The following list of Northwestern Maidu “districts” or “tribelets” was given to Dr. Kroeber by a Wintun half-breed, who had spent most of his life associated with the Chico Maidii:

  • Shi’da-wi, between Sacramento River and lower Pine Creek.
  • Mu’li, on the Sacramento between Pine and Chico Creeks.
  • Ts’êno or Ch’ê’no, on the west side of the river about opposite the mouth of Chico Creek.
  • Su”nu-si, on the Sacramento from Chico Creek to the Llano Seco or Parrott
  • grant about opposite Jacinto or a couple of miles above.
  • Batsi’, near Jacinto, on the west side, opposite and perhaps including the Llano-Seco grant.
  • Pi’nhuk, the principal settlement, at Butte City, of a tribelet covering a considerable extent of country.
  • Micho’pdo, from Dayton to Chico east of Little Chico Creek.
  • O’da-wi, from Chico City water tank to the foothills and from Edgar slough to Sandy Gulch.
  • E’sken, from Durham to the foothills and Butte Creek to Clear Creek.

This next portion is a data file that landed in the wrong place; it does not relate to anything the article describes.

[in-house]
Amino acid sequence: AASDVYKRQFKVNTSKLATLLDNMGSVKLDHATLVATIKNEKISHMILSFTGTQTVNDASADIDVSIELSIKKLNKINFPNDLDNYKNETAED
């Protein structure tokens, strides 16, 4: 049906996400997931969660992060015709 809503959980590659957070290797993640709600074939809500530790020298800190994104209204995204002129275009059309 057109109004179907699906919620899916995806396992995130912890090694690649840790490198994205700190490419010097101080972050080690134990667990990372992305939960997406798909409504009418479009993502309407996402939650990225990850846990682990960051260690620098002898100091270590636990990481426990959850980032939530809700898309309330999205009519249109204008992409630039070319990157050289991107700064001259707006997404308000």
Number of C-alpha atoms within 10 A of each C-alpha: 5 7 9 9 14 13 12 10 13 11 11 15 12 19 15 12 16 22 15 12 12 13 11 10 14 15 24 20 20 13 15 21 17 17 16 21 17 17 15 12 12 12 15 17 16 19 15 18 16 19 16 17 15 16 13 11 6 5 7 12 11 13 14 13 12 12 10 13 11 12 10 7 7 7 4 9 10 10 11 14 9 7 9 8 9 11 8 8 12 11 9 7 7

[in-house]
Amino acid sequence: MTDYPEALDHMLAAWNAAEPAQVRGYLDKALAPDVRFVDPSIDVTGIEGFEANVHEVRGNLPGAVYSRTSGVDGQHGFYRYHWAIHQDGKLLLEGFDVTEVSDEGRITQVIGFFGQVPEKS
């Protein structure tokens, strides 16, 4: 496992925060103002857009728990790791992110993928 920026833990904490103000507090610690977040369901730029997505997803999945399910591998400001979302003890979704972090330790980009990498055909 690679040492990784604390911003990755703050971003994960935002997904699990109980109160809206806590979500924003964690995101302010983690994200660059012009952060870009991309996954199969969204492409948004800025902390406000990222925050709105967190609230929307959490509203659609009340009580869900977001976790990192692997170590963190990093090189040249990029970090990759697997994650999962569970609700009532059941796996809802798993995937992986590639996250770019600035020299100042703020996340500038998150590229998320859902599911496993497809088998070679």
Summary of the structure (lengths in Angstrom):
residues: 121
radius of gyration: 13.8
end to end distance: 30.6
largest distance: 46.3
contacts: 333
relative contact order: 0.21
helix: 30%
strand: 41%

• Shi’udu, from Clear Creek to Feather River and from near Oroville to past Liveoak.
  • Ku’lu, east of Shi’udu from Feather River toward the foothills about as far as the Oroville branch of the Southern Pacific Railroad and from Oroville inclusive south not quite to Marysville.
  • Yu’pu, from the Southern Pacific bridge over the Feather River north of Marysville to about 2 miles south of the city and from a short distance west of the Feather to the foothills (this was a Nishinam village).

Dr. Kroeber (1925) attempts to reconstruct the names of the Nishinam or Southern Maidu tribelets as follows: Following downstream: Yupu (at mouth of Yuba into Feather River), Kochuk or (and) Yokol-Liman-Hokok, Wolok or Ola (at efflux of Feather into Sacramento), Leuchi, Wijuna, Totola or Nawean, Pujune (on American River just above its mouth), Sek or Sekumne, Kadeina and perhaps others up American River, Sama (below Sacramento city). This is incomplete.

Maidu Population. Kroeber (1925) estimates that 9,000 Maidu about the year 1770 would be a liberal estimate; the census of 1910 returned 1,100, and that of 1930 only 93.